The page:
This afternoon The Australian Rugby League Commission approved, in principle, for NRL clubs to integrate an 18th man onto the bench. The condition, however, would be that a team must suffer three failed Head Injury Assessments (HIA) and the 18th man must be an emerging player.
The rule integration comes after a glaring 20 injuries were suffered during round three of the premiership – eight of which were concussions.
With great speculation as to whether the new rules, which were introduced to increase the speed of the game, are a contributing factor to the increase in injuries the ARLC were feeling the pressure to act and act quickly.
The new rule, which will take effect from round five, will only allow for an emerging player on a rotating roster to be selected. However, the definition of an emerging player is still being clarified.
ARLC Charman Peter V’Landys spoke out on the change.
“This is a dynamic environment. As a Commission we have always said we would be agile in changing rules when it is in the best interests of the game and this is one of those examples.” He said.
Beloved commentator and rugby league figurehead Andrew Voss objected this claim.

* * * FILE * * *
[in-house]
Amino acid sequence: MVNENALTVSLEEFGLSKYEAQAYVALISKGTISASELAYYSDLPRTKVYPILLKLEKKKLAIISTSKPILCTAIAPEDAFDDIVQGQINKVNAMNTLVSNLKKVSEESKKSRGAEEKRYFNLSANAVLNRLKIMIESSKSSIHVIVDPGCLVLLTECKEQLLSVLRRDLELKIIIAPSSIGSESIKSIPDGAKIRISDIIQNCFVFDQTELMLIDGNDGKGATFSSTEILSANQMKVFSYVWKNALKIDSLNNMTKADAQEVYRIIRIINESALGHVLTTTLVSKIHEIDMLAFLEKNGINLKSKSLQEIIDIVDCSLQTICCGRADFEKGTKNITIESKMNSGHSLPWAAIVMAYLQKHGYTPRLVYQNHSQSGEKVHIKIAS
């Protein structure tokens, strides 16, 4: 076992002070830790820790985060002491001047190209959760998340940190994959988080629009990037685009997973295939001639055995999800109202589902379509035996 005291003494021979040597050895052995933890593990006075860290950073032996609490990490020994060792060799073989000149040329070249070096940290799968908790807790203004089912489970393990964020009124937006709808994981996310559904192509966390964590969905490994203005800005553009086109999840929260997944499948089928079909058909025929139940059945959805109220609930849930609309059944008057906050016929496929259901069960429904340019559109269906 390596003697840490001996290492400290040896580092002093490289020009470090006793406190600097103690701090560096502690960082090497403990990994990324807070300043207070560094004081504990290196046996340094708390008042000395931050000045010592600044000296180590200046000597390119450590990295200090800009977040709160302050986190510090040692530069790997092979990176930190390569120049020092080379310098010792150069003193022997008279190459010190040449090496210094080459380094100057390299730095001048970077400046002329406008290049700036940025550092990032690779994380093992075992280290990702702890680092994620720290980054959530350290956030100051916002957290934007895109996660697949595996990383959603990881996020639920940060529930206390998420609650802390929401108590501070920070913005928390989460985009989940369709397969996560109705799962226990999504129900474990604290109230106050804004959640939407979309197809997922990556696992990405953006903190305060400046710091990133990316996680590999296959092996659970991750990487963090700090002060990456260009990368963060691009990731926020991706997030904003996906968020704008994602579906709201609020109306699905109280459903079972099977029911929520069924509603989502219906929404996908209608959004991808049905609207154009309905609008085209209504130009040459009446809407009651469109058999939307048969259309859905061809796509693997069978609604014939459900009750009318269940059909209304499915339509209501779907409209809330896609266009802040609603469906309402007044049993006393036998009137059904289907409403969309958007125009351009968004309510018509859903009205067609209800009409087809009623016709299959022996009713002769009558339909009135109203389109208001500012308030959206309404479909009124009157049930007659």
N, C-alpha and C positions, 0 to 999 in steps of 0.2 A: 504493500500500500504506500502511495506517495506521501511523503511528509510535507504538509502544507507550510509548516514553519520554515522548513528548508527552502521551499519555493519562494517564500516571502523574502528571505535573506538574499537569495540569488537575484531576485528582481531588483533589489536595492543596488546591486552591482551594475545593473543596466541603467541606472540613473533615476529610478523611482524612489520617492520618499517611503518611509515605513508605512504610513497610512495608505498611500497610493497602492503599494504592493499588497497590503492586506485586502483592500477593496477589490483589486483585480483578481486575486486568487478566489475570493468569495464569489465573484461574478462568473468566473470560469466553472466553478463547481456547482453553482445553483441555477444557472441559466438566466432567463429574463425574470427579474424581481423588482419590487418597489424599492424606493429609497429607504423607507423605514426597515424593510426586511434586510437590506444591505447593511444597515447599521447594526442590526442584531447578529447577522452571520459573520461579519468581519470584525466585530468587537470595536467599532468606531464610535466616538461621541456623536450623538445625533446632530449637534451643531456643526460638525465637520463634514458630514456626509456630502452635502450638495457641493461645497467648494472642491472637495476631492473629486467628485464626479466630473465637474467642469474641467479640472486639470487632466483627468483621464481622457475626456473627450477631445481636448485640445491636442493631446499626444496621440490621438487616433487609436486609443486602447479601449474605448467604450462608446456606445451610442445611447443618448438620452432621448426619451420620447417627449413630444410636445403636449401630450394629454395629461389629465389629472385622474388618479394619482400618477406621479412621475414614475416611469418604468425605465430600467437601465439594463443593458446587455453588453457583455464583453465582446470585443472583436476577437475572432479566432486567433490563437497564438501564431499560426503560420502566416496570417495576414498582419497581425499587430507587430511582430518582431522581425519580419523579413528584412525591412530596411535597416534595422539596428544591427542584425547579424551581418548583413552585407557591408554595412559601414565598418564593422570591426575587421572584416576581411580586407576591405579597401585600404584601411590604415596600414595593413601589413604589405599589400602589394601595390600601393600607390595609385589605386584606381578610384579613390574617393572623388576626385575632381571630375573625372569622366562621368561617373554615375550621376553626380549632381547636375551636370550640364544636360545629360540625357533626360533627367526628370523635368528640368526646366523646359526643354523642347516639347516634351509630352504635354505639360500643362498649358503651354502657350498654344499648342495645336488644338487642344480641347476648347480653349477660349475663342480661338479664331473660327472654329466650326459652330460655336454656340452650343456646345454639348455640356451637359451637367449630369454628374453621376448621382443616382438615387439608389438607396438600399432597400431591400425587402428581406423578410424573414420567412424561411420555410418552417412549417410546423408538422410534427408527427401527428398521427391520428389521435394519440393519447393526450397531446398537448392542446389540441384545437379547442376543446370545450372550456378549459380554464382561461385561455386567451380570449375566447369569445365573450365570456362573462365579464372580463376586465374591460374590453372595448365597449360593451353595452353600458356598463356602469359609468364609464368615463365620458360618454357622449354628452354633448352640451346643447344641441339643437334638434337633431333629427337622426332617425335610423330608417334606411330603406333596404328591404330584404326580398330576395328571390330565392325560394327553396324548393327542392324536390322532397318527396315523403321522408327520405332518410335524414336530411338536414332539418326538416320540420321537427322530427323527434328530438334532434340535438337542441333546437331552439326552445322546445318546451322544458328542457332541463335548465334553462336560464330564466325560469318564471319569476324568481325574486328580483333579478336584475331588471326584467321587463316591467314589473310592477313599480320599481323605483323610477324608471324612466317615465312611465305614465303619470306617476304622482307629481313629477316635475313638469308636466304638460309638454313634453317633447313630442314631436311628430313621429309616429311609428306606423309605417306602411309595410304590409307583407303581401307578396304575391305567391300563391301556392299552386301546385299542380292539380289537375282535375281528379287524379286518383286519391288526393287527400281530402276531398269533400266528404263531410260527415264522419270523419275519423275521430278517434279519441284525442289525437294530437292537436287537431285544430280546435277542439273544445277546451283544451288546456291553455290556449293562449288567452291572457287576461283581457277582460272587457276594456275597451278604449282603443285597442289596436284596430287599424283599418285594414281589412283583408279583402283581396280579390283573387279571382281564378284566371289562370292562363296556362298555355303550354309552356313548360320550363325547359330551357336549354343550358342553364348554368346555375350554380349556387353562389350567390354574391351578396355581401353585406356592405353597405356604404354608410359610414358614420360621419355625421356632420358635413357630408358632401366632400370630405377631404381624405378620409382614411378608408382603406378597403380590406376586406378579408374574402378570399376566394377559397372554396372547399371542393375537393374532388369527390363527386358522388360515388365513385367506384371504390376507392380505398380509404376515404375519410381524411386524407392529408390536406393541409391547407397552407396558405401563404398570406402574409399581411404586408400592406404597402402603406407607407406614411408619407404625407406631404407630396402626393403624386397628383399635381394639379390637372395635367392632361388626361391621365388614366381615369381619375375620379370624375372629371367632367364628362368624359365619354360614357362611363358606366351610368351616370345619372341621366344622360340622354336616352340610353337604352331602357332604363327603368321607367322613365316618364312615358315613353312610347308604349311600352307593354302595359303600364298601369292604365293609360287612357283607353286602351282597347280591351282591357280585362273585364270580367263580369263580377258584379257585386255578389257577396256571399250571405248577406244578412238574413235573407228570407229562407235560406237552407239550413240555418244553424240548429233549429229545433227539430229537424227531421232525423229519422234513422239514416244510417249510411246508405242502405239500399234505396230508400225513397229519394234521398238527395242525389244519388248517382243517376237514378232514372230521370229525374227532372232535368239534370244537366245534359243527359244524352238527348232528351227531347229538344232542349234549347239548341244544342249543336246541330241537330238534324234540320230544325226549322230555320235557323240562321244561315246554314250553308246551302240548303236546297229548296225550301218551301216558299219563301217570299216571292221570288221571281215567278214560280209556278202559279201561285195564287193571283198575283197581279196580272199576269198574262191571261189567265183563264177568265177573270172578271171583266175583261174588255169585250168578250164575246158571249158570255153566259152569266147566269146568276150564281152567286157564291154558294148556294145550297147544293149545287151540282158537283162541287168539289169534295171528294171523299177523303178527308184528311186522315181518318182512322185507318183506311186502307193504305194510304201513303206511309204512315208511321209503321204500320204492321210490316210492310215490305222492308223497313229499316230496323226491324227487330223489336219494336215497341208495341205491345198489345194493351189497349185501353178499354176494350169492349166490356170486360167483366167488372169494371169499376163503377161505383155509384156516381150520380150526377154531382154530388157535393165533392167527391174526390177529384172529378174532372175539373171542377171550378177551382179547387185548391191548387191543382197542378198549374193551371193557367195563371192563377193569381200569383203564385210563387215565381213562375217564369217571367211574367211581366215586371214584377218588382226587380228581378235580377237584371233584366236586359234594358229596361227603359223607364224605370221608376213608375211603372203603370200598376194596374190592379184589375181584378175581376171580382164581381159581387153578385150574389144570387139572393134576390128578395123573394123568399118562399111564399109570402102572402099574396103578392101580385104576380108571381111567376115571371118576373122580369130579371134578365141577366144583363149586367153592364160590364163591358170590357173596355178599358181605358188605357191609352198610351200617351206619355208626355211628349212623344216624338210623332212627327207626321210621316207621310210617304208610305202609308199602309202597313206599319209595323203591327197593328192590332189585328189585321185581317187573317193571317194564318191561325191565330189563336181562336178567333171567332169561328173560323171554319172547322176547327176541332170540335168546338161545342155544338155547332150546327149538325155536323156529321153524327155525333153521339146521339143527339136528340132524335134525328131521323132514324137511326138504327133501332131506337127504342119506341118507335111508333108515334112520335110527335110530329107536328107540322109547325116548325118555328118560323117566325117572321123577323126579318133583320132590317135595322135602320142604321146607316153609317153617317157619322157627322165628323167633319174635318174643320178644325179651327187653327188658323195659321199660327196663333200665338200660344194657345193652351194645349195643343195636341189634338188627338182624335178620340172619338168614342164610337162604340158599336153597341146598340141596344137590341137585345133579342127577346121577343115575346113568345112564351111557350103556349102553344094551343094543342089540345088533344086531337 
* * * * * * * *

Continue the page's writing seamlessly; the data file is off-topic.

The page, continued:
“It’s sad because it seems to be me we are trying to find a solution here that isn’t motivated by greater welfare for the players, or greater good for the game, but is instead put in place because we have to make it the least possible tweak that could be exploited by the coaches.
In a nutshell, we have no faith in bringing in a replacement player for the good of the game and player safety.” He exclaimed.
Fans of the game have spoken out in objection to the rule with a similar disappointment as Voss.
“It needs to be easier to get the 18th man in. If foul play is involved, then you should be able to bring the 18th man on. I think it should only be two failed HIAs, not three.” St George Illawarra Dragons fan, Tim Buecher stated.
“If two middle forwards go off with concussion, you are still going to have guys playing an obscene amount of minutes. Guys who are used to playing 40 to 50 minutes a game are now going to be more prone to injury as they fatigue,”
“This move seems to be made as a necessity to what we have seen over the past few weeks. But if the goal was to address player welfare then they have missed the mark.” Tim concluded.
Tim’s thoughts were backed up by others, including the man who goes by “Magic Milos FC’ who stated,
“I think three failed HIAs is too much to access it. Should be one or two, to be honest. AFL has it for just one concussion!”
Overall, while the effort can not be ignored, many believe that the cries for player welfare are falling on deaf ears.
This rule sees a Band-Aid added to a bullet wound.